KEIR RADNEDGE REPORTS: Lord Sebastian Coe has insisted that world athletics will resist any pressure from the International Olympic Committee to soften its heart over the ban which will keep Russian track and field athletes out of the Rio Games in August.
The 23-member ruling council of the International Association of Athletics Federations, meeting in Vienna, offered the possibility of admission only to foreign-based Russian athletes who could prove themselves ‘clean.’
But as was observed by Rune Andersen, the Norwegian expert who led an IAAF task force monitoring Russia reluctance to end a culture of doping and cover-up, the option is a “very tiny crack in the door.”
Coe explained after the all-day council meeting that the Russian anti-doping body (RUSADA) remained suspended it was impossible consider that any of the country’s track and field athletes could take part in international competition.
Andersen said: “Although there has been significant progress, several important criteria have not been fully satisfied [including] a deep-seated culture of tolerance of doping that got the Russian athletics federation suspended in the first place.
“The head coach and many athletes appear unwilling to accept the extent of the doping problem in Russian athletics and some still appear ready to ignore the anti-doping rules.”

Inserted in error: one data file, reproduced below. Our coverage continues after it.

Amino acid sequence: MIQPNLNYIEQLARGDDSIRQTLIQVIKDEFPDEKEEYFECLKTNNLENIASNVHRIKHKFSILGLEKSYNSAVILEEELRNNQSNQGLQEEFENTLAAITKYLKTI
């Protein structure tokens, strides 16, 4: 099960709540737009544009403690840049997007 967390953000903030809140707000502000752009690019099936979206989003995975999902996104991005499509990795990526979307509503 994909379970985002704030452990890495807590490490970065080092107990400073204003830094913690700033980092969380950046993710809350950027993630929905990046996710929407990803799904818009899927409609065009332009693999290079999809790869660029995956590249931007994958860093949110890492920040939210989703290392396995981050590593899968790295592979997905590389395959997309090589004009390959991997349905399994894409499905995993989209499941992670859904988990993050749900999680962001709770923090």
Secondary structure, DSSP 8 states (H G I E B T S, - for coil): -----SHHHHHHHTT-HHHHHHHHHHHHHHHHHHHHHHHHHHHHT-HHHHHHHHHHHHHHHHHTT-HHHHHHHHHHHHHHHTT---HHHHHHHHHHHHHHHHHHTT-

On top of that it would be between 18 months and two years before RUSADA would be ready to return to full compliance with the World Anti-Doping Code.
Coe, insisting that he would not be shifted from this firm line, said: “The decision sends a very powerful message that this is a non-negotiable proposition.
Over the long haul our responsibility is to protect clean athletes but in a system that has so badly failed athletics in Russia it is extremely difficult to decide that athletes are in a safe enough system for us to consider that they are eligible for international competition.”
Andersen endorsed that concern, saying: “Because the system in Russia has been tainted by doping from top level on down we cannot even trust that what we call clean athletes really are clean.”
Coe said he would attend next week’s ‘Olympic Summit’ organised by the IOC in Lausanne but would not consider any interference in the IAAF decision.
He said: “I will be attending the Olympic summit to represent my sport . . . but the decision the council took was unanimous. The eligibility criteria for any competing athletes is a matter for the IAAF – which the IOC would fully recognise since it is an organisation which represents the interest of individual federations.”
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